Where should I send your "Walnut River Rock Table Plans"?
FREE DIY Plans will be delivered to your inbox in PDF format.
Walnut River Rock Table
I purchased a unique piece of walnut from my local hardwood dealer (Riverside Lumber) a few months ago to make a Walnut River Rock Table with epoxy resin. The piece of Walnut was in the Sinker Cypress portion of their warehouse, which confused me. My hardwood dealer jokingly referred to the piece of Walnut as ‘Sinker Walnut’ or ‘Walnut Driftwood’. The river bottom of this table glows in the dark.
The piece of walnut had characteristics of driftwood and sinker cypress, so the names accurately described the wood. Part of the wood appeared to be petrified like driftwood. The surface of the wood had unique colors and grain patterns like sinker cypress.
I purchased the piece of walnut for it’s uniqueness without a specific project in mind. On the drive back home, I decided to build a Walnut River Rock Table with epoxy resin, glow powder, and concrete.
Stuff I Used
- Table Top Epoxy Resin
- Table Top Epoxy Resin – Better
- Epoxy Resin Glow Powder
- Epoxy Resin Dye
- Heat Gun
- Silicon Caulk
- Construction Adhesive
- Johnson Paste Wax
- Orbital Sander
- Belt Sander
- Dewalt Grinder
- Table Saw
- Miter Saw
- Saw Horses
- Dovetail Clamps for Jointer Table Saw Sled
- Ridgid Drill/Driver Combo
- Drill Mixing Bit
- Rubber Mallet
- Melamine Board – Big Box Store
- Quikrete 5000 Concrete – Big Box Store
- Rustoleum Spray Paint for Table Legs
- Lie Nielsen Low Angle Jack Plane
I prepped the wood as the first step of the walnut river rock table. I resawed the wood down the center with my bandsaw. Next, I used my low angle jack plane to get a flat surface. I decided not to send this wood through my planer for obvious reasons. Lastly, I used my jointer jig with dovetail clamps to get one straight side from each piece.
I purchased 3 pieces of melamine from my local big box store because cement and epoxy resin does not bond to melamine. Once I ripped and cut the melamine pieces (2 sides, 2 ends, bottom) to size, I pre-drilled holes and used screws to fasten them together. Next, I ran a bead of silicon caulk along all seams to seal the box. After the silicon dried, I used a rag to spread Johnson Paste Wax on the bottom and sides of the box. The paste wax was an extra precaution to prevent epoxy resin and the cement from adhering to the melamine. This precaution makes removing the melamine shell easier.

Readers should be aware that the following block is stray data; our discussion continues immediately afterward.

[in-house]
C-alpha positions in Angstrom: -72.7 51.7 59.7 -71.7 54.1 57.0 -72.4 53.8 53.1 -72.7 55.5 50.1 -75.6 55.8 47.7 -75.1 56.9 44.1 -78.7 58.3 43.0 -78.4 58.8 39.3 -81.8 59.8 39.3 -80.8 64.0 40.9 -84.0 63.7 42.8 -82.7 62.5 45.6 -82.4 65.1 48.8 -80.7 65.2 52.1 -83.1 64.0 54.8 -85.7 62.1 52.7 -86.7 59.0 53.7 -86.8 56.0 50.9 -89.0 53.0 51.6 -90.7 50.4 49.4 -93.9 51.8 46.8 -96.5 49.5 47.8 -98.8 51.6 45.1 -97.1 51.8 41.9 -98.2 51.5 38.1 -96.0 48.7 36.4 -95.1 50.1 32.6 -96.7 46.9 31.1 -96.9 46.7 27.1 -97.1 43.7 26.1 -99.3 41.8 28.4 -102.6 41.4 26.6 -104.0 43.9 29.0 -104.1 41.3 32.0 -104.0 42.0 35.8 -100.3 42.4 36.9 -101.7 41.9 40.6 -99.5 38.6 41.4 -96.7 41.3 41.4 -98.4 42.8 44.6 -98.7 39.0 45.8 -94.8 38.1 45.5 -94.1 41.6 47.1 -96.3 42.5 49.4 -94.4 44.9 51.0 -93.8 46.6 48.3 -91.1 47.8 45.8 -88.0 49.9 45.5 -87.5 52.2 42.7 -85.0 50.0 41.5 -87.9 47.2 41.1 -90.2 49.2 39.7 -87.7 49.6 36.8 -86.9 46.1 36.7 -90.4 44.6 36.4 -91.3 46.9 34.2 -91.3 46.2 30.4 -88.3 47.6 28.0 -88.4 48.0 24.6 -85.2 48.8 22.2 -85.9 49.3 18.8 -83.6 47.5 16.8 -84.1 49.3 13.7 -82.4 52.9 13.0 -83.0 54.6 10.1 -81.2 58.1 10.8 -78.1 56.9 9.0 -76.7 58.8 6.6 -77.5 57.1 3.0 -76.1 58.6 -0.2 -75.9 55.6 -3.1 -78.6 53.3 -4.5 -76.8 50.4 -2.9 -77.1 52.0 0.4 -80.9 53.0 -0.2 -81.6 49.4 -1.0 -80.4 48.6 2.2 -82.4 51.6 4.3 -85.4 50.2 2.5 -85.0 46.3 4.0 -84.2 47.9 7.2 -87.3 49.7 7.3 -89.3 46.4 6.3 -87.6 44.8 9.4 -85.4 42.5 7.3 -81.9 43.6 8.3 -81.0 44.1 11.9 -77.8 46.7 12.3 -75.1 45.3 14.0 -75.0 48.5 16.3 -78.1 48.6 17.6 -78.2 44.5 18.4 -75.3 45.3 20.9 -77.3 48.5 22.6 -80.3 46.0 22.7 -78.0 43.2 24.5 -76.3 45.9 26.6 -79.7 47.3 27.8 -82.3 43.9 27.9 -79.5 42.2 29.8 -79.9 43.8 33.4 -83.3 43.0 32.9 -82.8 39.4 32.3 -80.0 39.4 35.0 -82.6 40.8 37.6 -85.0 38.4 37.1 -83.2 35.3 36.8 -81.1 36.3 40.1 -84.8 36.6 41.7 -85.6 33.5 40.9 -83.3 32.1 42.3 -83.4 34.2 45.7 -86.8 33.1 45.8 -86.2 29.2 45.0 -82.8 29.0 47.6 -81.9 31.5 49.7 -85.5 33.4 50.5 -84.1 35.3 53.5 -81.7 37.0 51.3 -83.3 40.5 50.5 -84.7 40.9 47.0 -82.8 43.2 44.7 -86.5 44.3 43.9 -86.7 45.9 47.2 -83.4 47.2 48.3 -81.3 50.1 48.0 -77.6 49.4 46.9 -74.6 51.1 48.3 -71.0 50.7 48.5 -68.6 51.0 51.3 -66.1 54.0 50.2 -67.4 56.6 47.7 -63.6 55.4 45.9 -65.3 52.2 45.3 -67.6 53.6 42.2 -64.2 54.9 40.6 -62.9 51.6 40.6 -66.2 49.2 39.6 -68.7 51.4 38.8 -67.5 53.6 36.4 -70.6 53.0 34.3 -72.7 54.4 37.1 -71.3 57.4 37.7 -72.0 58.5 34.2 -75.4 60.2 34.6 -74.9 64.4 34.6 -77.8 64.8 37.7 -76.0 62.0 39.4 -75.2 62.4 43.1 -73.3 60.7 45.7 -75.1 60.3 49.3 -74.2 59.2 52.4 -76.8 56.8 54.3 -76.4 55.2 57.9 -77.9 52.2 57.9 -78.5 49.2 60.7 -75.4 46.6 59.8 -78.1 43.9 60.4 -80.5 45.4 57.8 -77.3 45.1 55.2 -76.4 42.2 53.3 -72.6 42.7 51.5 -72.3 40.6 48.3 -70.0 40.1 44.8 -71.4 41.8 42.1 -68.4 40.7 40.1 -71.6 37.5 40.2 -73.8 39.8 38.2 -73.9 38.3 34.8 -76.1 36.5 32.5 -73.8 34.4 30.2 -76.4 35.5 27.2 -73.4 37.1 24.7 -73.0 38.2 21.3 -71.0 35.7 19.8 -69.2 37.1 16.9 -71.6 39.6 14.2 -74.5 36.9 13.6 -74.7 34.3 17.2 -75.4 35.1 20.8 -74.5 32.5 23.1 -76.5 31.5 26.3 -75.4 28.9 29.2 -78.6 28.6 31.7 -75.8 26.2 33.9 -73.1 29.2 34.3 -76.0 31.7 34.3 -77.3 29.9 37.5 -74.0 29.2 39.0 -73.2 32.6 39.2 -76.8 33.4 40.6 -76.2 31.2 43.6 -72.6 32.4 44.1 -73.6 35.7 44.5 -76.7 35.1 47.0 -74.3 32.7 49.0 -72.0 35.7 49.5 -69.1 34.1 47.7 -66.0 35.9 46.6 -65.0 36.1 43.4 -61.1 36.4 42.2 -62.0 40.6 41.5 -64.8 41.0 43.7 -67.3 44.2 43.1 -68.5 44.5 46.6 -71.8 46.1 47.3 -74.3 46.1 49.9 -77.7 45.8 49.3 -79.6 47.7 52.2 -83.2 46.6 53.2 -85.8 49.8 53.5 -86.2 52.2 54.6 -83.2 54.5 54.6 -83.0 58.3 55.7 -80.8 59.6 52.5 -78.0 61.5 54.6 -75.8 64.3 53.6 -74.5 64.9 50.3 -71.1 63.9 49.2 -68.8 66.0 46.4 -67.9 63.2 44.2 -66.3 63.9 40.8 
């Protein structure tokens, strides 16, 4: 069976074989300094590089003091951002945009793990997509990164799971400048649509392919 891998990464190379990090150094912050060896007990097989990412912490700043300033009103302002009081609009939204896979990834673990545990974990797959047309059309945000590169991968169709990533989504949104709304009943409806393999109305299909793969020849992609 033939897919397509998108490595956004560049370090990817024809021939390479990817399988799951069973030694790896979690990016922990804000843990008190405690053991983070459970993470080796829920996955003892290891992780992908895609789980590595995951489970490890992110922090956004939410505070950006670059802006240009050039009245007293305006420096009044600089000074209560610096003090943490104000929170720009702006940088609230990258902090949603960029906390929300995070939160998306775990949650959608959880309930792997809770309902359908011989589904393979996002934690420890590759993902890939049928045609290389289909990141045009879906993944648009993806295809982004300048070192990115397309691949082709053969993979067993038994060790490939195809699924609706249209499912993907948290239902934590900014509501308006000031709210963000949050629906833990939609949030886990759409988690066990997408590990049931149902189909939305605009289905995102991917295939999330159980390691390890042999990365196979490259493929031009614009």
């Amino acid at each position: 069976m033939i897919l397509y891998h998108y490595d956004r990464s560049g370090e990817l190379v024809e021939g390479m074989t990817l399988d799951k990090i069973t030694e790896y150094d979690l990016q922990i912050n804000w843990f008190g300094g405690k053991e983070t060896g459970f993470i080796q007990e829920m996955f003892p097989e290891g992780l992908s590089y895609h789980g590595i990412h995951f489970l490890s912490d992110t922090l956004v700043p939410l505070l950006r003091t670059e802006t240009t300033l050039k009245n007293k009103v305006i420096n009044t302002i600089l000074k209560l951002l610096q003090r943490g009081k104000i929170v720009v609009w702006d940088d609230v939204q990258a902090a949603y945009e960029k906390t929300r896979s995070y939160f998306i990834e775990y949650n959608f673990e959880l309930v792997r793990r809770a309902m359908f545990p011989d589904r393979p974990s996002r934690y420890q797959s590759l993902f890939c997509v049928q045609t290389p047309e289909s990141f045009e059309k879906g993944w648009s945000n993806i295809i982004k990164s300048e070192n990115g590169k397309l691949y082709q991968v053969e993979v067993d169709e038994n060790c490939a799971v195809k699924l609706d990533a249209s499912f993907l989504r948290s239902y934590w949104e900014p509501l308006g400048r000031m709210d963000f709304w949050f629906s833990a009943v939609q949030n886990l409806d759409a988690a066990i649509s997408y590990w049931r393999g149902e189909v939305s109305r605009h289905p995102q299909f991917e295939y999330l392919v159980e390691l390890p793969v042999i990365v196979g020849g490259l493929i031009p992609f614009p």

I sanded each piece of Walnut for the Walnut River Rock Table with 80, 100, 120, 150, and 220 grit paper. My orbital sander received a nice workout!
I squared the sides of each piece of Walnut with my miter saw. Afterwards, I performed a quick test fit to make certain the walnut fit into the melamine box.
Mix and Set Concrete
Next, I mixed and set the concrete into the melamine mold. I used roughly a half bag of Quikrete 5000 concrete, water, drill, and mixing bit. Per the manufacturer’s instructions, I mixed the concrete to a paste/putty consistency. I spread the concrete into the melamine box to about 1.5 inches thick. Next, I placed the pieces of walnut into the concrete and pushed down until a suction was formed. I made sure the wood was as level as possible with my leveler and rubber mallet. The side of my sander removed the air bubbles from the concrete.
I let the concrete cure for 24 hours before proceeding to the next step.
I did not make sure the square sides of each piece of wood were against the melamine box. I left about a 1/2″ space because I did not pay attention. I didn’t notice until the concrete dried and hoped it would be ok. Needless to say, I didn’t like the look and caused me a bunch of work later on in the process.
Epoxy Resin, Glow Powder, & Dye
I didn’t have a set plan regarding how to mix the epoxy resin with the glow powder and dye for the walnut river rock table. Additionally, I didn’t know what colors I needed to use. I aimed to make the table look like it was in a Florida lagoon or spring. In my mind, this involved creating a dark blue layer for the bottom, then a emerald green layer, and a few clear layers.
The ingredients I used for each layer are listed below along with pictures and a brief explanation. I learned from my previous Pecky Sinker Cypress Project it is much easier to pour multiple layers of epoxy resin. Therefore, each layer of epoxy resin used to make the walnut river rock table was 16 ounces (8 ounces of hardener, 8 ounces of resin). I used my heat gun to remove the bubbles after I poured each layer.
I followed the instructions that came with the Epoxy Resin as closely as possible. This is very important!
For the first layer, I mixed 16 ounces of epoxy resin, 3 drops of blue dye, and 1 table spoon of yellow glow powder.
I didn’t mix enough glow powder in this step. I should have mixed about 3 times the amount.